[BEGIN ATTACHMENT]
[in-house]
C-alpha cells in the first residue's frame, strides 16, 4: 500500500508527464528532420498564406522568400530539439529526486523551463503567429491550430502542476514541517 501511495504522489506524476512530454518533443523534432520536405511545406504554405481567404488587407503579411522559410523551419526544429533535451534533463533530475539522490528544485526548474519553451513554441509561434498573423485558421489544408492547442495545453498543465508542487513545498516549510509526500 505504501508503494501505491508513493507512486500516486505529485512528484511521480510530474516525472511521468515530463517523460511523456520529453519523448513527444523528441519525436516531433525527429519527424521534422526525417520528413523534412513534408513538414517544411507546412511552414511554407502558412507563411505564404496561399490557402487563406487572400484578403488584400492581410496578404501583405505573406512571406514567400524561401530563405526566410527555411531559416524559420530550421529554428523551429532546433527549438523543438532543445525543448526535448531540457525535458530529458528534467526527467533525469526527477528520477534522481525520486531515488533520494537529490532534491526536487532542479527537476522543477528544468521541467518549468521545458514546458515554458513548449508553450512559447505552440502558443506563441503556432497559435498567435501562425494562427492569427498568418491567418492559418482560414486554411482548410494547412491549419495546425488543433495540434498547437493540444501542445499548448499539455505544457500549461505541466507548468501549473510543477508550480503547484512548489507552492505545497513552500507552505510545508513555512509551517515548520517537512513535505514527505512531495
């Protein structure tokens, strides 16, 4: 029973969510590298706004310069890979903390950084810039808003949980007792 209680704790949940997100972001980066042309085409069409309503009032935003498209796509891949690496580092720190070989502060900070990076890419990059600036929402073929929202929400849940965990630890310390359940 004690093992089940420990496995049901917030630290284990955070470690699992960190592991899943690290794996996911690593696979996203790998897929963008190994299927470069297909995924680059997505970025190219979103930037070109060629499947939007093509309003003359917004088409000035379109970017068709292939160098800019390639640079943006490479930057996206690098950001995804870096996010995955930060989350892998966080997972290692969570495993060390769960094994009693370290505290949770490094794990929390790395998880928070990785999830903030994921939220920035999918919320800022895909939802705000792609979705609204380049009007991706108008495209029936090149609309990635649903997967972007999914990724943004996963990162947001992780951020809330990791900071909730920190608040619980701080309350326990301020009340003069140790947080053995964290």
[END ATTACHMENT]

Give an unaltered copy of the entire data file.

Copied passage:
[in-house]
C-alpha cells in the first residue's frame, strides 16, 4: 500500500508527464528532420498564406522568400530539439529526486523551463503567429491550430502542476514541517 501511495504522489506524476512530454518533443523534432520536405511545406504554405481567404488587407503579411522559410523551419526544429533535451534533463533530475539522490528544485526548474519553451513554441509561434498573423485558421489544408492547442495545453498543465508542487513545498516549510509526500 505504501508503494501505491508513493507512486500516486505529485512528484511521480510530474516525472511521468515530463517523460511523456520529453519523448513527444523528441519525436516531433525527429519527424521534422526525417520528413523534412513534408513538414517544411507546412511552414511554407502558412507563411505564404496561399490557402487563406487572400484578403488584400492581410496578404501583405505573406512571406514567400524561401530563405526566410527555411531559416524559420530550421529554428523551429532546433527549438523543438532543445525543448526535448531540457525535458530529458528534467526527467533525469526527477528520477534522481525520486531515488533520494537529490532534491526536487532542479527537476522543477528544468521541467518549468521545458514546458515554458513548449508553450512559447505552440502558443506563441503556432497559435498567435501562425494562427492569427498568418491567418492559418482560414486554411482548410494547412491549419495546425488543433495540434498547437493540444501542445499548448499539455505544457500549461505541466507548468501549473510543477508550480503547484512548489507552492505545497513552500507552505510545508513555512509551517515548520517537512513535505514527505512531495
């Protein structure tokens, strides 16, 4: 029973969510590298706004310069890979903390950084810039808003949980007792 209680704790949940997100972001980066042309085409069409309503009032935003498209796509891949690496580092720190070989502060900070990076890419990059600036929402073929929202929400849940965990630890310390359940 004690093992089940420990496995049901917030630290284990955070470690699992960190592991899943690290794996996911690593696979996203790998897929963008190994299927470069297909995924680059997505970025190219979103930037070109060629499947939007093509309003003359917004088409000035379109970017068709292939160098800019390639640079943006490479930057996206690098950001995804870096996010995955930060989350892998966080997972290692969570495993060390769960094994009693370290505290949770490094794990929390790395998880928070990785999830903030994921939220920035999918919320800022895909939802705000792609979705609204380049009007991706108008495209029936090149609309990635649903997967972007999914990724943004996963990162947001992780951020809330990791900071909730920190608040619980701080309350326990301020009340003069140790947080053995964290």